The dissent continued: There is, of course, another side to the story. I am not simply saying that “guns are bad.” See ante, at 8 (ALITO, J., concurring). Some Americans use guns for legitimate purposes, such as sport (e.g., hunting or target shooting), certain types of employment (e.g., as a private security guard), or self-defense. Cf. ante, at 4–6 (ALITO, J., concurring). Balancing these lawful uses against the dangers of firearms is primarily the responsibility of elected bodies, such as legislatures. It requires consideration of facts, statistics, expert opinions, predictive judgments, relevant values, and a host of other circumstances, which together make decisions about how, when, and where to regulate guns more appropriately. That consideration counsels modesty and restraint on the part of judges when they interpret and apply the Second Amendment. Consider, for one thing, that different types of firearms may pose different risks and serve different purposes. The Court has previously observed that handguns, the type of firearm at issue here, “are the most popular weapon chosen by Americans for self-defense in the home.” District of Columbia v. Heller, 554 U. S. 570, 629 (2008). But handguns are also the most popular weapon chosen by perpetrators of violent crimes. In 2018, 64.4% of firearm homicides and 91.8% of nonfatal firearm assaults were committed with a handgun. Dept. of Justice, Bureau of Justice Statistics, G. Kena & J. Truman, Trends and Patterns in Firearm Violence, 1993–2018, pp. 5–6 (Apr. 2022).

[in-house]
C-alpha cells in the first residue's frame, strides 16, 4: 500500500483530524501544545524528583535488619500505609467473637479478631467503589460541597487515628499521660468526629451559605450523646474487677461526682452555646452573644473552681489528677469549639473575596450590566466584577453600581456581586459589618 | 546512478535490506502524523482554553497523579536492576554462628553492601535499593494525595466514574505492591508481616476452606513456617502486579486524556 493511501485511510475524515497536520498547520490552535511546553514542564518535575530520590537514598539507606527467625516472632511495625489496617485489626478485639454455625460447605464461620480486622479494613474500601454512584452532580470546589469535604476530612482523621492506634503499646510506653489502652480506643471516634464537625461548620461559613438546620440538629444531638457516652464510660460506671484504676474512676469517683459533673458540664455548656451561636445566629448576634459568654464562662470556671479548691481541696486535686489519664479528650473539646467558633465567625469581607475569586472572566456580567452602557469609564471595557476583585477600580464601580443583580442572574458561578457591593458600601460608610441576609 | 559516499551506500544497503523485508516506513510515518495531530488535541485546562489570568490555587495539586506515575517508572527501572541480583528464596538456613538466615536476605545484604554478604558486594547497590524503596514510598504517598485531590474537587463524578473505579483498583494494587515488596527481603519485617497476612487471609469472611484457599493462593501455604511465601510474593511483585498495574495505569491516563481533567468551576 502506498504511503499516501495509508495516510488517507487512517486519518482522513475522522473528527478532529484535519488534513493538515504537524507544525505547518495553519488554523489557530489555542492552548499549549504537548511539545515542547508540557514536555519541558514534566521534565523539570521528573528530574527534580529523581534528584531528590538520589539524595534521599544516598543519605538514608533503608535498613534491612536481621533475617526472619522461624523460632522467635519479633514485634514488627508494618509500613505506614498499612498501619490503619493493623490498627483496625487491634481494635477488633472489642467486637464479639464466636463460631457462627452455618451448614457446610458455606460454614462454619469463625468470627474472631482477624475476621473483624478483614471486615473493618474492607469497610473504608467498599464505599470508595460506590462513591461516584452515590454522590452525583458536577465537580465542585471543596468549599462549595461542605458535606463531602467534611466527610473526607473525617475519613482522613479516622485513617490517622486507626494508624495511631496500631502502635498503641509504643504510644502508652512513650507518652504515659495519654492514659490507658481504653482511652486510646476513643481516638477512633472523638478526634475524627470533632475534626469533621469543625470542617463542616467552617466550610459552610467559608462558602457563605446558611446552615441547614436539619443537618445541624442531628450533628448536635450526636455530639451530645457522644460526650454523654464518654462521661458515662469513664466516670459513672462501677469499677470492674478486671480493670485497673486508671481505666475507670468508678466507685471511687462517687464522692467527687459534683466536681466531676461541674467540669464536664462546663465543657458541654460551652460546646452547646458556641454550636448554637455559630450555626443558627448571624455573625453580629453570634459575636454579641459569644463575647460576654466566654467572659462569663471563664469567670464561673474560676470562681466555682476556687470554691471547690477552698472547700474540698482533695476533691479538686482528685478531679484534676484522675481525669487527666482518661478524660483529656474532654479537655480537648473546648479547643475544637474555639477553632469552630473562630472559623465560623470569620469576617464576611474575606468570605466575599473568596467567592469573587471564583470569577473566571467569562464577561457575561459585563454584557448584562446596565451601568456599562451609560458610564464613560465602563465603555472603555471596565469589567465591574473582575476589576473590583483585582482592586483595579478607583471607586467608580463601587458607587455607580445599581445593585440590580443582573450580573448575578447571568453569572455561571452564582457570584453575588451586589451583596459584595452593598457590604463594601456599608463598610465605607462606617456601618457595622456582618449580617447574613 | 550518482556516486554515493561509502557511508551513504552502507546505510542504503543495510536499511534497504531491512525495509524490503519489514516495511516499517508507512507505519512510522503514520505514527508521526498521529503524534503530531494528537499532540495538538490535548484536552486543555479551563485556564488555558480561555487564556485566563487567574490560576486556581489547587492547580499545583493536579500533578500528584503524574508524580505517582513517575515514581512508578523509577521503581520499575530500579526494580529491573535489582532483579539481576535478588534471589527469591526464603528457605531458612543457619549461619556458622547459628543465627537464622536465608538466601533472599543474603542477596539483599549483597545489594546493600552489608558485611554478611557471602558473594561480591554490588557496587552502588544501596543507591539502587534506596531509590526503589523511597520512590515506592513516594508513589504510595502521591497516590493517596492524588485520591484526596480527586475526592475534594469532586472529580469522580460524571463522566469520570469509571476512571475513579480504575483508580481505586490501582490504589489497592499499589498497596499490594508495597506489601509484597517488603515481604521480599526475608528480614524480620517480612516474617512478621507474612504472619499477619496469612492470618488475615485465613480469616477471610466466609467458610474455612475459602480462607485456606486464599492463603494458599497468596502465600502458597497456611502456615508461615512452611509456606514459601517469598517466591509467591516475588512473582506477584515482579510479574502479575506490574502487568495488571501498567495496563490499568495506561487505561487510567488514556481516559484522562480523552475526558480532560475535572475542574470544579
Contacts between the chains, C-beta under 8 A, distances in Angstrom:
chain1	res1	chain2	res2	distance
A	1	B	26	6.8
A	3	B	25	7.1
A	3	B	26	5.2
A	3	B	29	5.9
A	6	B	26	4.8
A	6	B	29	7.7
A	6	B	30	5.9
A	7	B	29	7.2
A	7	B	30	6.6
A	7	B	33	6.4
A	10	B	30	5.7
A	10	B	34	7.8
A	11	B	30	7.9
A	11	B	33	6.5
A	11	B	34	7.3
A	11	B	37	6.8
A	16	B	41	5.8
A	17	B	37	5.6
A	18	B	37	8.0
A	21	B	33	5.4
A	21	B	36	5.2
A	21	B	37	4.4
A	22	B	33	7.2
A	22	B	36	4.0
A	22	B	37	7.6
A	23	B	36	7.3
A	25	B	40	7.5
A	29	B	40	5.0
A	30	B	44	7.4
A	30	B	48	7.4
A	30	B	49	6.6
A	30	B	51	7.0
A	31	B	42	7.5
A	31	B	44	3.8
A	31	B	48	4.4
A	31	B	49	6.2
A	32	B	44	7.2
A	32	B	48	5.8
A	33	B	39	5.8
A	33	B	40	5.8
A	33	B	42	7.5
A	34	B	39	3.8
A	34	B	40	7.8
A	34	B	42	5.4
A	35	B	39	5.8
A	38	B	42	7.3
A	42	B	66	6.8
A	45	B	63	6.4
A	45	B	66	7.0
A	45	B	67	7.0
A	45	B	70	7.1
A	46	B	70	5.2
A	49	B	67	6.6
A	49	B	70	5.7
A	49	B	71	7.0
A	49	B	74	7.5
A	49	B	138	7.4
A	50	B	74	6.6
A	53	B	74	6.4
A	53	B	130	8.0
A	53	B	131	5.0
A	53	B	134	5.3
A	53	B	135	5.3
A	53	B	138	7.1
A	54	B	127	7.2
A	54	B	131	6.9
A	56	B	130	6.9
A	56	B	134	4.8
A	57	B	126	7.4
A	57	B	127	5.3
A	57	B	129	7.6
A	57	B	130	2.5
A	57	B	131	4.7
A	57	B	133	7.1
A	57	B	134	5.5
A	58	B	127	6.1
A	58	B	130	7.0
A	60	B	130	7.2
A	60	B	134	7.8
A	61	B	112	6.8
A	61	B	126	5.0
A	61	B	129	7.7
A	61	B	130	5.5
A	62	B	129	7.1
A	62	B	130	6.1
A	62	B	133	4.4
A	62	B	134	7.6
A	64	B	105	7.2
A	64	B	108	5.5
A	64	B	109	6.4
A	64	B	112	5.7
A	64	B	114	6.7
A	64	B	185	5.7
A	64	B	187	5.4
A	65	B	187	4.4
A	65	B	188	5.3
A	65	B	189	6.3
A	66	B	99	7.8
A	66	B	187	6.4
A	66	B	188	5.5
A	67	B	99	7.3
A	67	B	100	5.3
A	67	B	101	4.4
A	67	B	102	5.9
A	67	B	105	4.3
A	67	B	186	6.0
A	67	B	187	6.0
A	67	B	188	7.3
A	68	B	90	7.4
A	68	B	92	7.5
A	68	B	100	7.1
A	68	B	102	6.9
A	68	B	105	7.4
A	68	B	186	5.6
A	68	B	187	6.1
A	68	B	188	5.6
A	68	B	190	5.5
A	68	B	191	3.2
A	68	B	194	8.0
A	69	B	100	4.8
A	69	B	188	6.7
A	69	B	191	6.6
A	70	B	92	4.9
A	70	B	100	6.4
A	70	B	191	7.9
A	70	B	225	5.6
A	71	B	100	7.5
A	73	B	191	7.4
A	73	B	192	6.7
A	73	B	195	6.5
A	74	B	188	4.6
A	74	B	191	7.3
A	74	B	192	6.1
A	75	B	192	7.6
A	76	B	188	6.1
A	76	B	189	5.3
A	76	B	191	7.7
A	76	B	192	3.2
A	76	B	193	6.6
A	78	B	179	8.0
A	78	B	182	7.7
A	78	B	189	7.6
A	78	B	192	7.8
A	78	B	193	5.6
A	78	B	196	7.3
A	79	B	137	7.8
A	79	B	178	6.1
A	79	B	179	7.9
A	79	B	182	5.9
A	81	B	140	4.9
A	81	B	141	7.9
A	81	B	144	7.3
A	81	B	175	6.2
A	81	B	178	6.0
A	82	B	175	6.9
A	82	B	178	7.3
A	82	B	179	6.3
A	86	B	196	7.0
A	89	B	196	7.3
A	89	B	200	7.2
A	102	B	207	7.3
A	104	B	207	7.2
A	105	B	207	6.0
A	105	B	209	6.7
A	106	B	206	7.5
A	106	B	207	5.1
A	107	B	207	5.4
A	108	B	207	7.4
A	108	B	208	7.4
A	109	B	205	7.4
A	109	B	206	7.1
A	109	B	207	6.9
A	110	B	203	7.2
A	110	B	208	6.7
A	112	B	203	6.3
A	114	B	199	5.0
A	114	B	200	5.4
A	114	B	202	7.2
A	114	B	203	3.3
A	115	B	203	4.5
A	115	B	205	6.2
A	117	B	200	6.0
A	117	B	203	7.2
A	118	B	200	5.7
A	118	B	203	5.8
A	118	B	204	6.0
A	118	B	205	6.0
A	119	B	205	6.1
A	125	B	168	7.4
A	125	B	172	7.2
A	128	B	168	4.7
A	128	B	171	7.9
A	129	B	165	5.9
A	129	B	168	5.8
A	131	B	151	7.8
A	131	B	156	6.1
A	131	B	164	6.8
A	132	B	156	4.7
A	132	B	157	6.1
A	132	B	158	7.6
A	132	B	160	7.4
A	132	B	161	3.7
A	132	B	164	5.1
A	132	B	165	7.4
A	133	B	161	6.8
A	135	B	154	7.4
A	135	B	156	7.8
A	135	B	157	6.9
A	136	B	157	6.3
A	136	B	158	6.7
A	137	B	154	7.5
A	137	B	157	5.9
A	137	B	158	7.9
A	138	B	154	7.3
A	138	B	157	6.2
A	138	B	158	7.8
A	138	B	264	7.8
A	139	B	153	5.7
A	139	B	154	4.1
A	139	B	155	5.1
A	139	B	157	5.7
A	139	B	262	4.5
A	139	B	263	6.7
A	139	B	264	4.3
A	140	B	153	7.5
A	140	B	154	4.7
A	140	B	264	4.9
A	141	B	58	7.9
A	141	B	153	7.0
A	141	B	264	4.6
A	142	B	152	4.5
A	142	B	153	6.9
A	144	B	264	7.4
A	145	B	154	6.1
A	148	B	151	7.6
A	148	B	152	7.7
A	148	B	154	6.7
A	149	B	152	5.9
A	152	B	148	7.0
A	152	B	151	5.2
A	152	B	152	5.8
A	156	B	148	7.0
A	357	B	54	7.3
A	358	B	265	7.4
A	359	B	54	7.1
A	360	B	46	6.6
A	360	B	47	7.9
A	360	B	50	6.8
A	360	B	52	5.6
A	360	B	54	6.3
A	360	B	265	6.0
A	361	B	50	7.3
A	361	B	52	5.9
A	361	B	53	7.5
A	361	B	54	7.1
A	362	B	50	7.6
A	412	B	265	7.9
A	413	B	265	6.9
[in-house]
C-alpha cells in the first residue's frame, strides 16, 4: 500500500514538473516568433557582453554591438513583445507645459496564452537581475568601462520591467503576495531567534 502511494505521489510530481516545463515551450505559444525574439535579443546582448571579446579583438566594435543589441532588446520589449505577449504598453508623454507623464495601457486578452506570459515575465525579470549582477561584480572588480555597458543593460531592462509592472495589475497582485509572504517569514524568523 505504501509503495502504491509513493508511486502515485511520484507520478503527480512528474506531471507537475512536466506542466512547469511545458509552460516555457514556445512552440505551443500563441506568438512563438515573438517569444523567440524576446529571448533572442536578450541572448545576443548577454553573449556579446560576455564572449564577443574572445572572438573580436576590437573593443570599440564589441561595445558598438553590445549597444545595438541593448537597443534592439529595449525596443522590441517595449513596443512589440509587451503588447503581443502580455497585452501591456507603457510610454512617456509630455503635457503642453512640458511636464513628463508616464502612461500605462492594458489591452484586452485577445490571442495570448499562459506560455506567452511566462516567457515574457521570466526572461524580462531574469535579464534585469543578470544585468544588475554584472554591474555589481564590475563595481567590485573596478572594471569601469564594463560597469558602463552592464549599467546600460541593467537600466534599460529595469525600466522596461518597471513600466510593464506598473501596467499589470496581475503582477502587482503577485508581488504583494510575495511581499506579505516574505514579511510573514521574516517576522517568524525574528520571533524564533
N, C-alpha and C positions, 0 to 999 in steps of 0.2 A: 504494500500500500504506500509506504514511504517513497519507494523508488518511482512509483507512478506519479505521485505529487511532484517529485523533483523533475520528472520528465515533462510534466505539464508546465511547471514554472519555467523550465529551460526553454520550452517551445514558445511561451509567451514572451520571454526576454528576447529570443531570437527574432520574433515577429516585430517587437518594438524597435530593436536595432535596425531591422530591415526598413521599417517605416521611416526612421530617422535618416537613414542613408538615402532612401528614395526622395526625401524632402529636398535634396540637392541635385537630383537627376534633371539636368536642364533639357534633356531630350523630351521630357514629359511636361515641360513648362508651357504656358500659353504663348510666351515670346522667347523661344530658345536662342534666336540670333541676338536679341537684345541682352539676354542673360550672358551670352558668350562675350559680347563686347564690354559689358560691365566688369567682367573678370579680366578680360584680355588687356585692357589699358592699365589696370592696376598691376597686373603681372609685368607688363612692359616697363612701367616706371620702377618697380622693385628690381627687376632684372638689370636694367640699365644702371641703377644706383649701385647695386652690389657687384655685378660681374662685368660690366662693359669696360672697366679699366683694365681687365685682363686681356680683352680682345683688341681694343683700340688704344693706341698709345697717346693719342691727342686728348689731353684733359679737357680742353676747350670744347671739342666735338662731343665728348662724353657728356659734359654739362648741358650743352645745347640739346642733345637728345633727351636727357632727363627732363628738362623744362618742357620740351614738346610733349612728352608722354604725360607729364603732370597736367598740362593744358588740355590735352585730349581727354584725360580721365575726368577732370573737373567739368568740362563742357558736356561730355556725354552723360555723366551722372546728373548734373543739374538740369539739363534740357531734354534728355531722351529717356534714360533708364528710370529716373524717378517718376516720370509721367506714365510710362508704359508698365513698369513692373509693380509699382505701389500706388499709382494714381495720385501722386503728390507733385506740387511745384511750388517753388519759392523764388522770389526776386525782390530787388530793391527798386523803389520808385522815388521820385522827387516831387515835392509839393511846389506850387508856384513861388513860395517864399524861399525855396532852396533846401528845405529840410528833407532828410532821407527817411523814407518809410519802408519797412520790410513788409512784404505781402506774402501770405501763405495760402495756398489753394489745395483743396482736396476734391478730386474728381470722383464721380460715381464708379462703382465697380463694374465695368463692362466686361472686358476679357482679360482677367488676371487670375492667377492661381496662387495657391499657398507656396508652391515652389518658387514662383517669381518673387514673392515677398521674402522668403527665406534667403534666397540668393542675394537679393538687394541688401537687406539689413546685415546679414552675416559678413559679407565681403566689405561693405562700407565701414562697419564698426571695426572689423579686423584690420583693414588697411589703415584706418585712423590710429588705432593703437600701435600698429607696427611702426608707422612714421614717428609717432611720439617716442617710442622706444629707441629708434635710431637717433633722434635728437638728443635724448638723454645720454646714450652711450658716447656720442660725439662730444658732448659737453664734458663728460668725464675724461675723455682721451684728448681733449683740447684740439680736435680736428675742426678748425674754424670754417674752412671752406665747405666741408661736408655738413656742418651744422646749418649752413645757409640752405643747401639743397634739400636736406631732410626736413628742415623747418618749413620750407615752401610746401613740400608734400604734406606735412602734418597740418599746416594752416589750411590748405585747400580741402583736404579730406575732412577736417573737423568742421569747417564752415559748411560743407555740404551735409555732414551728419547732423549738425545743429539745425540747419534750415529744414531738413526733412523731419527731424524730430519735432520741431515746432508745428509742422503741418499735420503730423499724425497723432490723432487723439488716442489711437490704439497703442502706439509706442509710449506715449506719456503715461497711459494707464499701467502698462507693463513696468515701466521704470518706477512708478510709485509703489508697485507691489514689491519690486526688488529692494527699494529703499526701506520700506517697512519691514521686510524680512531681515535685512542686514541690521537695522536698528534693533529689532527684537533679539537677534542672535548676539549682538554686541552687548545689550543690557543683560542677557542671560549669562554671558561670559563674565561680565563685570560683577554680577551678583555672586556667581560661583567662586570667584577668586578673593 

Handguns are also the most commonly stolen type of firearm—63% of burglaries resulting in gun theft between 2005 and 2010 involved the theft of at least one handgun. Dept. of Justice, Bureau of Justice Statistics, L. Langton, Firearms Stolen During Household Burglaries and Other Property Crimes, 2005– 2010, p. 3 (Nov. 2012). Or consider, for another thing, that the dangers and benefits posed by firearms may differ between urban and rural areas. See generally Brief for City of Chicago et al. as Amici Curiae (detailing particular concerns about gun violence in large cities).
Here, the dissent is alluding to principles of federalism. The overall idea is that we have different values and dynamics among the 50 states and those states should be the testing grounds for policies that can be adopted or rejected at the national level. It is usually the more conservative justices that adopt principles of federalism while the more liberal justices prefer a strong, central government. Here, that dynamic is flipped with three of the most “liberal” justice dissenting from the opinion that extended Second Amendment rights on a national level.